The Columbia Shuswap Regional District (CSRD) will be proceeding with plans to expand dog control services for Electoral Area D without a requirement for dog licensing.
The Board approved a motion directing staff to bring bylaws forward to the June 17, 2021 Regular Meeting to extend full-service dog control for the entire Electoral Area D boundary. No dog licensing provisions will be included in the expansion of the service.
Currently full dog control services in Electoral Area D operate in a limited area of Ranchero only. Full dog control includes provisions for dealing with aggressive dogs, as well as complaints with excessive barking or roaming dogs.
If the Board votes to approve three readings of the bylaws in June, they would be sent to the Inspector of Municipalities for approval before the bylaws could come into effect for the target dog control start date of January 1, 2022.
The taxation cost to Electoral Area D residents for the expanded dog control service is estimated at $24.37 per year for the average residential property assessment of $354,905.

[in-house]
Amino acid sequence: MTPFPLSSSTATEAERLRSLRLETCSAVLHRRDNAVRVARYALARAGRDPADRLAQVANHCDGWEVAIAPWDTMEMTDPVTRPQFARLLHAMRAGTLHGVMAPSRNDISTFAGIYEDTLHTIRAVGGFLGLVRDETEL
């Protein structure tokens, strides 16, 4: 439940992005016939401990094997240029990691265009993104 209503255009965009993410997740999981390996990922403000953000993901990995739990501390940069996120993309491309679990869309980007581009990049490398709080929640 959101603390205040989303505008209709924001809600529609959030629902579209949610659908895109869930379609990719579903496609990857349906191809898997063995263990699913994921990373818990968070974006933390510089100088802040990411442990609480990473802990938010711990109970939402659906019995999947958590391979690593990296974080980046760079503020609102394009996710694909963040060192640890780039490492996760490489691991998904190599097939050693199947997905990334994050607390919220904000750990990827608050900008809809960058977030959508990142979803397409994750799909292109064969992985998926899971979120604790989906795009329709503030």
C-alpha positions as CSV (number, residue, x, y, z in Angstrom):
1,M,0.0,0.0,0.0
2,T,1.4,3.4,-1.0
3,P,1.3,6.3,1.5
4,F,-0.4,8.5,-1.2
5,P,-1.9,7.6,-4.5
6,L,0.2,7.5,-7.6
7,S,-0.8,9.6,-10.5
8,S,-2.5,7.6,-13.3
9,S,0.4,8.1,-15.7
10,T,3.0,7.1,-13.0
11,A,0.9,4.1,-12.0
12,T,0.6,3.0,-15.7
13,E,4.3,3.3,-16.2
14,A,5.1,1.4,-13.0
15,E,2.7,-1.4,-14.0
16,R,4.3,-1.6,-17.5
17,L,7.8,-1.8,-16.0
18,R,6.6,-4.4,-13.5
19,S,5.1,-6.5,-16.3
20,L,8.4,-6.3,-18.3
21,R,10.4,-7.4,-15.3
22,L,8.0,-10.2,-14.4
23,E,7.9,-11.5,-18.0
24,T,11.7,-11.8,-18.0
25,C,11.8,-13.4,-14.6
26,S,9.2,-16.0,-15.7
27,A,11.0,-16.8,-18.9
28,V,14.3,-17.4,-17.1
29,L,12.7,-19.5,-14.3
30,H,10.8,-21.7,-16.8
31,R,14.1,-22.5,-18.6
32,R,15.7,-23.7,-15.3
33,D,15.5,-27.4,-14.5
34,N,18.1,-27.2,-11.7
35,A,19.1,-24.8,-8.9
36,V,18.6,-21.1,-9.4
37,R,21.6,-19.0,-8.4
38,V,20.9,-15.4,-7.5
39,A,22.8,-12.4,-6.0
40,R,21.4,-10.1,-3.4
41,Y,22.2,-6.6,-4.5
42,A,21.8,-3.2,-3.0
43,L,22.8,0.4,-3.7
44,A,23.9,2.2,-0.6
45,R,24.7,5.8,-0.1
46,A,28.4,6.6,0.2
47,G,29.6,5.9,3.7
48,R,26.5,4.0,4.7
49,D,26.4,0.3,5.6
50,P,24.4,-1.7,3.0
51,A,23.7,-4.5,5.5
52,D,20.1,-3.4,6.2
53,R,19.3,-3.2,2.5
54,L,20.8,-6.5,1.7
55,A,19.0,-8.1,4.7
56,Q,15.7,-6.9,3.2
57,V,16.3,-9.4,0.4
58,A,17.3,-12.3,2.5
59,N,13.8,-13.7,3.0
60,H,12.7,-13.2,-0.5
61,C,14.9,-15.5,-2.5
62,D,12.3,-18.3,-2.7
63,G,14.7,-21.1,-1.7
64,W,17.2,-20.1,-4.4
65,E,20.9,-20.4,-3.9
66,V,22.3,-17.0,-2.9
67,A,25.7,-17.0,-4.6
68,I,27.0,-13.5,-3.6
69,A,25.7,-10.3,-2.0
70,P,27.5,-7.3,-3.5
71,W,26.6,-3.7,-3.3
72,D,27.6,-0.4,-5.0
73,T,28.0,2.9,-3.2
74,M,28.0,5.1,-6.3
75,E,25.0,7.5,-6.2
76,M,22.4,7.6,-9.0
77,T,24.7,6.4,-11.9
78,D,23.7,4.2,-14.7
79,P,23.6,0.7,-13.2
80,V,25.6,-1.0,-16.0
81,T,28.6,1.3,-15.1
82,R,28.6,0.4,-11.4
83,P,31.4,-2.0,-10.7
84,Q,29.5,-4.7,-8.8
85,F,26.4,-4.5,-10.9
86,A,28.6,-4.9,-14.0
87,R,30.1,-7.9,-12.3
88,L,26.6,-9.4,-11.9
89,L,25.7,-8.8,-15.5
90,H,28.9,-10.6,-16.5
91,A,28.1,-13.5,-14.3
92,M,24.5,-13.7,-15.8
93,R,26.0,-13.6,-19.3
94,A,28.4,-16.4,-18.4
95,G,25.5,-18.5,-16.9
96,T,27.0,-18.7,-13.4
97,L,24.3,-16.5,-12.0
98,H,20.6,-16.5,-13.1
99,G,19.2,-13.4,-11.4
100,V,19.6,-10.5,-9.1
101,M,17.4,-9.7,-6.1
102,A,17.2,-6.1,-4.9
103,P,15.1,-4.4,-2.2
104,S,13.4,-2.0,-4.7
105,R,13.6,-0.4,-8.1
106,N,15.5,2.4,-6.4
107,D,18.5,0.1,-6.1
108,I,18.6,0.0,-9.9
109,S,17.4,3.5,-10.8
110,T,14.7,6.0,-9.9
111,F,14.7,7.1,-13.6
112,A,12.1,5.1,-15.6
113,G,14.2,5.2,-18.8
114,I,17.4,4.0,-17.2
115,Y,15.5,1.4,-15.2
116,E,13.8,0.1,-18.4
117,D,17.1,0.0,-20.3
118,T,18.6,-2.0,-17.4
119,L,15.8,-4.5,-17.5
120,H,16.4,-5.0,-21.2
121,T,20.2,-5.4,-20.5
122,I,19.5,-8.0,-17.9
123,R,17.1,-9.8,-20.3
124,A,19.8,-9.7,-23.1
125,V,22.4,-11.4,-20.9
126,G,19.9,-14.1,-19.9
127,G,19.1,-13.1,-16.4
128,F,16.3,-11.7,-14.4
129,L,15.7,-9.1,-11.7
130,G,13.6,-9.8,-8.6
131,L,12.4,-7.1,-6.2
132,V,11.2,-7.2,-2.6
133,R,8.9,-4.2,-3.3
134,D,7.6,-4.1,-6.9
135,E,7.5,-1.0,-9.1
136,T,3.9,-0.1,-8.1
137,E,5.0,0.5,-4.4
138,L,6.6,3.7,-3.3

Electoral Area D Director Rene Talbot started the process for the CSRD to expand the service based on dog-related complaints he was receiving from residents.
A public survey was conducted in January and February to help determine what type of service would best suit residents of Electoral Area D. Survey results were mixed, with stronger support for the initiative in Falkland, but residents of Silver Creek more opposed to the service expansion.
“I know this isn’t going to be popular with everyone,” Talbot told the Board, “But for me public safety is the main thing… I can’t ignore this. I would feel absolutely terrible if we did nothing and a child, or even an adult, was seriously injured by a dog.”
Due to Directors’ concerns regarding the need for agricultural property owners to use barking dogs to deter predators from livestock, CSRD staff will be considering possible exemptions for those circumstances when drafting the proposed bylaws.